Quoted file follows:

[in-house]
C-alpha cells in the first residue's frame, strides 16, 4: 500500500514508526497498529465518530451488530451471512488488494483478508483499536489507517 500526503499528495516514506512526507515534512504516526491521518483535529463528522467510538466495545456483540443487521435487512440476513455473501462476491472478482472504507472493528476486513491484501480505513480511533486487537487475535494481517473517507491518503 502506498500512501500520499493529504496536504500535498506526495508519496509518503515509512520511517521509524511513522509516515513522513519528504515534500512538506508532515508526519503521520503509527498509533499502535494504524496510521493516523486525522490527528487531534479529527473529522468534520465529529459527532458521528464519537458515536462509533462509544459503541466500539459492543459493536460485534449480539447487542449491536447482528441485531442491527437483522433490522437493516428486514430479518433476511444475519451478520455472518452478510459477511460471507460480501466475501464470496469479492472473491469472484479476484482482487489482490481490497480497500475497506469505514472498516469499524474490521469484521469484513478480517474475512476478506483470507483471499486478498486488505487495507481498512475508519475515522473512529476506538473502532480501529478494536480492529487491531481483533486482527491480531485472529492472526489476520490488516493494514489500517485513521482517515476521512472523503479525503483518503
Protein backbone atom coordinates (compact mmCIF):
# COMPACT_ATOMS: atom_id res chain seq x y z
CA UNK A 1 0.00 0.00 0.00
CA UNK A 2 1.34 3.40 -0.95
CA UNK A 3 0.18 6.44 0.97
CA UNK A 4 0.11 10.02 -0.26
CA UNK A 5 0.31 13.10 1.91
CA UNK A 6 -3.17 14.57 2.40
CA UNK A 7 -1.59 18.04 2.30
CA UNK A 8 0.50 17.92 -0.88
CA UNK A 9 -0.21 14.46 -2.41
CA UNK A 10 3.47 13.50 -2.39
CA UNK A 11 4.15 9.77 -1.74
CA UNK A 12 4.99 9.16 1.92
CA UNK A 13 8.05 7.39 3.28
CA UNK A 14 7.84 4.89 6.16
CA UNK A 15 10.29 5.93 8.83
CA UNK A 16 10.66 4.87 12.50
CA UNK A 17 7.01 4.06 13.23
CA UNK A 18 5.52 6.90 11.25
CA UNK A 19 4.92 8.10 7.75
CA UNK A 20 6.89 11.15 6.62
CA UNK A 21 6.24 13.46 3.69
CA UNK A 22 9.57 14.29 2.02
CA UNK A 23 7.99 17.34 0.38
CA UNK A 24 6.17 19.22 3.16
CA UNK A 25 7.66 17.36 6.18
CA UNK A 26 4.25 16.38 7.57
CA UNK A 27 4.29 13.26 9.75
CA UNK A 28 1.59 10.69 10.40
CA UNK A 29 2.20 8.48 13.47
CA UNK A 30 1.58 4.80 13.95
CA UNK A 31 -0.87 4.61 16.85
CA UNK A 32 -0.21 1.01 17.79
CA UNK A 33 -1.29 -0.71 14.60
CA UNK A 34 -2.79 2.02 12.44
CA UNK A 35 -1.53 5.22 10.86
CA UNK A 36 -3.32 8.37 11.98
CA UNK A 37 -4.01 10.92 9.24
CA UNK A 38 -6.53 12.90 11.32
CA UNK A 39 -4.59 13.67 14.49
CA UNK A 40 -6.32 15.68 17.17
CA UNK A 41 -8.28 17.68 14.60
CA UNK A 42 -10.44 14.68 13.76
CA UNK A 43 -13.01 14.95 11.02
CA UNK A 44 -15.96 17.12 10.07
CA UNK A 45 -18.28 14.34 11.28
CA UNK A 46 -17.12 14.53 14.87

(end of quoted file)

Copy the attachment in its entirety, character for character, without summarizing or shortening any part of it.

[in-house]
C-alpha cells in the first residue's frame, strides 16, 4: 500500500514508526497498529465518530451488530451471512488488494483478508483499536489507517 500526503499528495516514506512526507515534512504516526491521518483535529463528522467510538466495545456483540443487521435487512440476513455473501462476491472478482472504507472493528476486513491484501480505513480511533486487537487475535494481517473517507491518503 502506498500512501500520499493529504496536504500535498506526495508519496509518503515509512520511517521509524511513522509516515513522513519528504515534500512538506508532515508526519503521520503509527498509533499502535494504524496510521493516523486525522490527528487531534479529527473529522468534520465529529459527532458521528464519537458515536462509533462509544459503541466500539459492543459493536460485534449480539447487542449491536447482528441485531442491527437483522433490522437493516428486514430479518433476511444475519451478520455472518452478510459477511460471507460480501466475501464470496469479492472473491469472484479476484482482487489482490481490497480497500475497506469505514472498516469499524474490521469484521469484513478480517474475512476478506483470507483471499486478498486488505487495507481498512475508519475515522473512529476506538473502532480501529478494536480492529487491531481483533486482527491480531485472529492472526489476520490488516493494514489500517485513521482517515476521512472523503479525503483518503
Protein backbone atom coordinates (compact mmCIF):
# COMPACT_ATOMS: atom_id res chain seq x y z
CA UNK A 1 0.00 0.00 0.00
CA UNK A 2 1.34 3.40 -0.95
CA UNK A 3 0.18 6.44 0.97
CA UNK A 4 0.11 10.02 -0.26
CA UNK A 5 0.31 13.10 1.91
CA UNK A 6 -3.17 14.57 2.40
CA UNK A 7 -1.59 18.04 2.30
CA UNK A 8 0.50 17.92 -0.88
CA UNK A 9 -0.21 14.46 -2.41
CA UNK A 10 3.47 13.50 -2.39
CA UNK A 11 4.15 9.77 -1.74
CA UNK A 12 4.99 9.16 1.92
CA UNK A 13 8.05 7.39 3.28
CA UNK A 14 7.84 4.89 6.16
CA UNK A 15 10.29 5.93 8.83
CA UNK A 16 10.66 4.87 12.50
CA UNK A 17 7.01 4.06 13.23
CA UNK A 18 5.52 6.90 11.25
CA UNK A 19 4.92 8.10 7.75
CA UNK A 20 6.89 11.15 6.62
CA UNK A 21 6.24 13.46 3.69
CA UNK A 22 9.57 14.29 2.02
CA UNK A 23 7.99 17.34 0.38
CA UNK A 24 6.17 19.22 3.16
CA UNK A 25 7.66 17.36 6.18
CA UNK A 26 4.25 16.38 7.57
CA UNK A 27 4.29 13.26 9.75
CA UNK A 28 1.59 10.69 10.40
CA UNK A 29 2.20 8.48 13.47
CA UNK A 30 1.58 4.80 13.95
CA UNK A 31 -0.87 4.61 16.85
CA UNK A 32 -0.21 1.01 17.79
CA UNK A 33 -1.29 -0.71 14.60
CA UNK A 34 -2.79 2.02 12.44
CA UNK A 35 -1.53 5.22 10.86
CA UNK A 36 -3.32 8.37 11.98
CA UNK A 37 -4.01 10.92 9.24
CA UNK A 38 -6.53 12.90 11.32
CA UNK A 39 -4.59 13.67 14.49
CA UNK A 40 -6.32 15.68 17.17
CA UNK A 41 -8.28 17.68 14.60
CA UNK A 42 -10.44 14.68 13.76
CA UNK A 43 -13.01 14.95 11.02
CA UNK A 44 -15.96 17.12 10.07
CA UNK A 45 -18.28 14.34 11.28
CA UNK A 46 -17.12 14.53 14.87